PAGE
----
November 4, 2015 —This presentation highlighted data that challenges traditional assumptions about the epidemiology of HIV across lower- and middle-income countries, focusing on sub-Saharan Africa. Using systematic reviews, empirical data and mathematical models, Johns Hopkins Professor Stefan Baral presented a case that emphasizes unmet HIV prevention and treatment needs of key populations—including gay men and other men who have sex with men, female sex workers and people who inject drugs— in the context of generalized epidemics. He discussed studies that reinforce the importance of measuring and addressing multiple levels of risk, ranging from mental health, substance use and stigma, as components of comprehensive, effective HIV and STI prevention and treatment.
This lecture was co-sponsored by the USC Institute for Global Health, Program on Global Health & Human Rights and GlobeMed at USC.
Associate Professor, Department of Epidemiology, Director, Key Populations Program
Johns Hopkins School of Public Health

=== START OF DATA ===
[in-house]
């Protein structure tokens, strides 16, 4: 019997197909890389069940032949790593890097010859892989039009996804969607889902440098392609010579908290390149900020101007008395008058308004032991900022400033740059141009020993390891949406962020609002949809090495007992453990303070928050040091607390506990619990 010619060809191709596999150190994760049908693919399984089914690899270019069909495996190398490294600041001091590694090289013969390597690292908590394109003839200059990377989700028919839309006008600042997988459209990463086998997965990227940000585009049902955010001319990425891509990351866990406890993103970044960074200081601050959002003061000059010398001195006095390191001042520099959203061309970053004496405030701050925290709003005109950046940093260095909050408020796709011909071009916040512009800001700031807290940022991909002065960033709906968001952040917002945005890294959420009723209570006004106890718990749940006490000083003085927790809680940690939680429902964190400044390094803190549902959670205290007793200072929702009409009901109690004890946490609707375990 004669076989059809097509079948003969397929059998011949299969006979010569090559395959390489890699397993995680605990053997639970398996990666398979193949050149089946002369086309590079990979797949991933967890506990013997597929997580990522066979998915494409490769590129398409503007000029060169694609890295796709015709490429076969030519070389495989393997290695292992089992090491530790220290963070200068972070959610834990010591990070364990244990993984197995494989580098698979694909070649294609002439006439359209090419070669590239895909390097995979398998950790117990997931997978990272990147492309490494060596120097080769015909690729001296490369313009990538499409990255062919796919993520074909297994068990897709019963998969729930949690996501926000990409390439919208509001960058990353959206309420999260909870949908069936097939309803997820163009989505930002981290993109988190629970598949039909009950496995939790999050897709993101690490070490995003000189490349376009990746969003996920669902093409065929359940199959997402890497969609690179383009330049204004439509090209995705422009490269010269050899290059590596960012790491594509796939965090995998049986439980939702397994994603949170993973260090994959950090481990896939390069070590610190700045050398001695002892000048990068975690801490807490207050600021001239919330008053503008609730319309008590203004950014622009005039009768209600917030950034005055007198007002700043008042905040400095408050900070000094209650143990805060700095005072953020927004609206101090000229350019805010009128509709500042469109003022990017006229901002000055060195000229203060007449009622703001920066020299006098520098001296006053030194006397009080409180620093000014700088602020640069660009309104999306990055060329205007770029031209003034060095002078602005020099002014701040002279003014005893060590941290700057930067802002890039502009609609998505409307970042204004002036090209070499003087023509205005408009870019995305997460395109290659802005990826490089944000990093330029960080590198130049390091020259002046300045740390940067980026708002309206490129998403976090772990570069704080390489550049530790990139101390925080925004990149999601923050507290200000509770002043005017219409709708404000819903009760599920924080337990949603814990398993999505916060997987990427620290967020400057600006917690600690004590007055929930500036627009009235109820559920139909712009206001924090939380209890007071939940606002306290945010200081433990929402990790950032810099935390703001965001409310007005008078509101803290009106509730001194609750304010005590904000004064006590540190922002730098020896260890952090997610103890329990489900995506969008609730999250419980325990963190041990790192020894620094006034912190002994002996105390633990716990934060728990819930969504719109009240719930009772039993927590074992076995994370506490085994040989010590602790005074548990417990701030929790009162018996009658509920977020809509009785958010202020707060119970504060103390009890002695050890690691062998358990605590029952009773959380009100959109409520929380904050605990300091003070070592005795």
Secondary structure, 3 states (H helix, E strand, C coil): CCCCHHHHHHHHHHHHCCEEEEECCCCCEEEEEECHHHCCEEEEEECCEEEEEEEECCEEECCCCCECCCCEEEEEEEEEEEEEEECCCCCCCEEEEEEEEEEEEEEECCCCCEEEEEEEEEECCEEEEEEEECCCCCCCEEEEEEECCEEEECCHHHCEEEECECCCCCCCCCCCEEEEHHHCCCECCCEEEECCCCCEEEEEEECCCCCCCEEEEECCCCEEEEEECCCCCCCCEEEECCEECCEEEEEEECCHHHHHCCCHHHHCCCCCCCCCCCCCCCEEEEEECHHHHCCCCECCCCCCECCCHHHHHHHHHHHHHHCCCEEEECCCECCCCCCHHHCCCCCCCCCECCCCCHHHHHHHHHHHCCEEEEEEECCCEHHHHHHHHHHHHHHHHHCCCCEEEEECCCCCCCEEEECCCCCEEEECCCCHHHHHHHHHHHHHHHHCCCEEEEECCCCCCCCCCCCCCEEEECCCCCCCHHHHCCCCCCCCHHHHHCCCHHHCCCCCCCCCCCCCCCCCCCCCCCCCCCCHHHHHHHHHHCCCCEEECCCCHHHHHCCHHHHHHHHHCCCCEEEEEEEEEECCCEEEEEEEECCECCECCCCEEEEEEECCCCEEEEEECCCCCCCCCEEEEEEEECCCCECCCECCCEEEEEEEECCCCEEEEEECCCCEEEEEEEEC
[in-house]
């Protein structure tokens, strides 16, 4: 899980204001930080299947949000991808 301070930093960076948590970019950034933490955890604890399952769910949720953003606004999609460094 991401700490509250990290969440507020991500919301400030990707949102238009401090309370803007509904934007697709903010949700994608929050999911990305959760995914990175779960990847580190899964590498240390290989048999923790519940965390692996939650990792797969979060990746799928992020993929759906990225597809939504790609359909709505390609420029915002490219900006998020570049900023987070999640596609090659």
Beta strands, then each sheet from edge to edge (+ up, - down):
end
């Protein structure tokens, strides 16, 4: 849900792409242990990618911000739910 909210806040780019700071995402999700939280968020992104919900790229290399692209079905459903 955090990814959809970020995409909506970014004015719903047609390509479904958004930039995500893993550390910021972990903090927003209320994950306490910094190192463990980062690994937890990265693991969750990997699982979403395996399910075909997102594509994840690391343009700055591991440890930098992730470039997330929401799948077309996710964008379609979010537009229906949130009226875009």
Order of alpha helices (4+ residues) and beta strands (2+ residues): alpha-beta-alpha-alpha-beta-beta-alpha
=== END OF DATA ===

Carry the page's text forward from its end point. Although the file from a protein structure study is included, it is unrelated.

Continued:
Stefan Baral is a physician epidemiologist and an Associate Professor in the Department of Epidemiology at the Johns Hopkins School of Public Health (JHSPH). Stefan completed his certification in Community Medicine as a Fellow of the Royal College of Physicians and Surgeons of Canada and Family medicine with the Canadian Council of Family Physicians. Stefan has also been involved in HIV epidemiology, prevention, and implementation research focused on the epidemiology, human rights contexts, and effective interventions for gay men and other men who have sex with men, transgender women, and female sex workers across Western and Central, and Southern Africa and parts of Asia with support from USAID, CDC, NIH, amfAR, and the Global Fund. In addition, Stefan has led or supported the implementation and evaluation of HIV prevention studies globally characterizing effective combination HIV prevention packages for key populations across multiple low and income countries. Stefan acts as the Director of the Key Populations Program for the Center for Public Health and Human Rights at the JHSPH